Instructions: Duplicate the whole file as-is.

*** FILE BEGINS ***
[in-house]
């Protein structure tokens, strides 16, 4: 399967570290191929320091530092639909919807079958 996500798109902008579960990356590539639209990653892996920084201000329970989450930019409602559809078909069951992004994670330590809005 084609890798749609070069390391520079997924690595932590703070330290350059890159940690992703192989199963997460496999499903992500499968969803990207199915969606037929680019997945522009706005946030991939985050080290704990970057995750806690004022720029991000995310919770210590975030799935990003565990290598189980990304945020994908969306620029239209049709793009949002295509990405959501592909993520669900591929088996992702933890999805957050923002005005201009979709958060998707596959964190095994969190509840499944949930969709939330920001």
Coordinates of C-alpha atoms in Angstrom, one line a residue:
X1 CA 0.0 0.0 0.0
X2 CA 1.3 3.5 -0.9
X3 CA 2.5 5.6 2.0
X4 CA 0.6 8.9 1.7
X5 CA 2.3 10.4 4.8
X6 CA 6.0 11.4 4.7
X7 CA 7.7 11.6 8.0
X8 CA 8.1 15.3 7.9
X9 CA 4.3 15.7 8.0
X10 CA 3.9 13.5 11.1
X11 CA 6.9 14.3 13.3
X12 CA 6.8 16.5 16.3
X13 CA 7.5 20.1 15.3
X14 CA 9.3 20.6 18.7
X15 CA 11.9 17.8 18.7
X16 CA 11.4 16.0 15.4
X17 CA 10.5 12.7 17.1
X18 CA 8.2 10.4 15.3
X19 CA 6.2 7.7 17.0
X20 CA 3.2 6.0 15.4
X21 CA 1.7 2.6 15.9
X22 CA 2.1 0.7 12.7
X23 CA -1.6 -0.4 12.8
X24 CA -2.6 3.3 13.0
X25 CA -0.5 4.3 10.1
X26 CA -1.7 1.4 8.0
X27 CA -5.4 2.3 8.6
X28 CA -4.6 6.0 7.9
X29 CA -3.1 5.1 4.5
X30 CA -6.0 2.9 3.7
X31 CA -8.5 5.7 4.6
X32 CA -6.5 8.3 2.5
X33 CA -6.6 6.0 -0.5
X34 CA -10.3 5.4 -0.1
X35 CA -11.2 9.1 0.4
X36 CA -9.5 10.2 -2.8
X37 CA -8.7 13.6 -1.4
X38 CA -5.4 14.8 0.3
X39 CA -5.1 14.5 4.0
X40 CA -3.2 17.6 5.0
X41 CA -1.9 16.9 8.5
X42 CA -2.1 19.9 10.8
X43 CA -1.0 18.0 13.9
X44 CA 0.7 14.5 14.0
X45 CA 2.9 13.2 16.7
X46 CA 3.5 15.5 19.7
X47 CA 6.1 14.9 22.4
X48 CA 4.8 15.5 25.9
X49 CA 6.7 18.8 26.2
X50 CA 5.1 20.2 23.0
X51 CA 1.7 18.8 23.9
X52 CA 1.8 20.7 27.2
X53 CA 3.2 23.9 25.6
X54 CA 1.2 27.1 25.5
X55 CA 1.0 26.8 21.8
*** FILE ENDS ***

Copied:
[in-house]
């Protein structure tokens, strides 16, 4: 399967570290191929320091530092639909919807079958 996500798109902008579960990356590539639209990653892996920084201000329970989450930019409602559809078909069951992004994670330590809005 084609890798749609070069390391520079997924690595932590703070330290350059890159940690992703192989199963997460496999499903992500499968969803990207199915969606037929680019997945522009706005946030991939985050080290704990970057995750806690004022720029991000995310919770210590975030799935990003565990290598189980990304945020994908969306620029239209049709793009949002295509990405959501592909993520669900591929088996992702933890999805957050923002005005201009979709958060998707596959964190095994969190509840499944949930969709939330920001």
Coordinates of C-alpha atoms in Angstrom, one line a residue:
X1 CA 0.0 0.0 0.0
X2 CA 1.3 3.5 -0.9
X3 CA 2.5 5.6 2.0
X4 CA 0.6 8.9 1.7
X5 CA 2.3 10.4 4.8
X6 CA 6.0 11.4 4.7
X7 CA 7.7 11.6 8.0
X8 CA 8.1 15.3 7.9
X9 CA 4.3 15.7 8.0
X10 CA 3.9 13.5 11.1
X11 CA 6.9 14.3 13.3
X12 CA 6.8 16.5 16.3
X13 CA 7.5 20.1 15.3
X14 CA 9.3 20.6 18.7
X15 CA 11.9 17.8 18.7
X16 CA 11.4 16.0 15.4
X17 CA 10.5 12.7 17.1
X18 CA 8.2 10.4 15.3
X19 CA 6.2 7.7 17.0
X20 CA 3.2 6.0 15.4
X21 CA 1.7 2.6 15.9
X22 CA 2.1 0.7 12.7
X23 CA -1.6 -0.4 12.8
X24 CA -2.6 3.3 13.0
X25 CA -0.5 4.3 10.1
X26 CA -1.7 1.4 8.0
X27 CA -5.4 2.3 8.6
X28 CA -4.6 6.0 7.9
X29 CA -3.1 5.1 4.5
X30 CA -6.0 2.9 3.7
X31 CA -8.5 5.7 4.6
X32 CA -6.5 8.3 2.5
X33 CA -6.6 6.0 -0.5
X34 CA -10.3 5.4 -0.1
X35 CA -11.2 9.1 0.4
X36 CA -9.5 10.2 -2.8
X37 CA -8.7 13.6 -1.4
X38 CA -5.4 14.8 0.3
X39 CA -5.1 14.5 4.0
X40 CA -3.2 17.6 5.0
X41 CA -1.9 16.9 8.5
X42 CA -2.1 19.9 10.8
X43 CA -1.0 18.0 13.9
X44 CA 0.7 14.5 14.0
X45 CA 2.9 13.2 16.7
X46 CA 3.5 15.5 19.7
X47 CA 6.1 14.9 22.4
X48 CA 4.8 15.5 25.9
X49 CA 6.7 18.8 26.2
X50 CA 5.1 20.2 23.0
X51 CA 1.7 18.8 23.9
X52 CA 1.8 20.7 27.2
X53 CA 3.2 23.9 25.6
X54 CA 1.2 27.1 25.5
X55 CA 1.0 26.8 21.8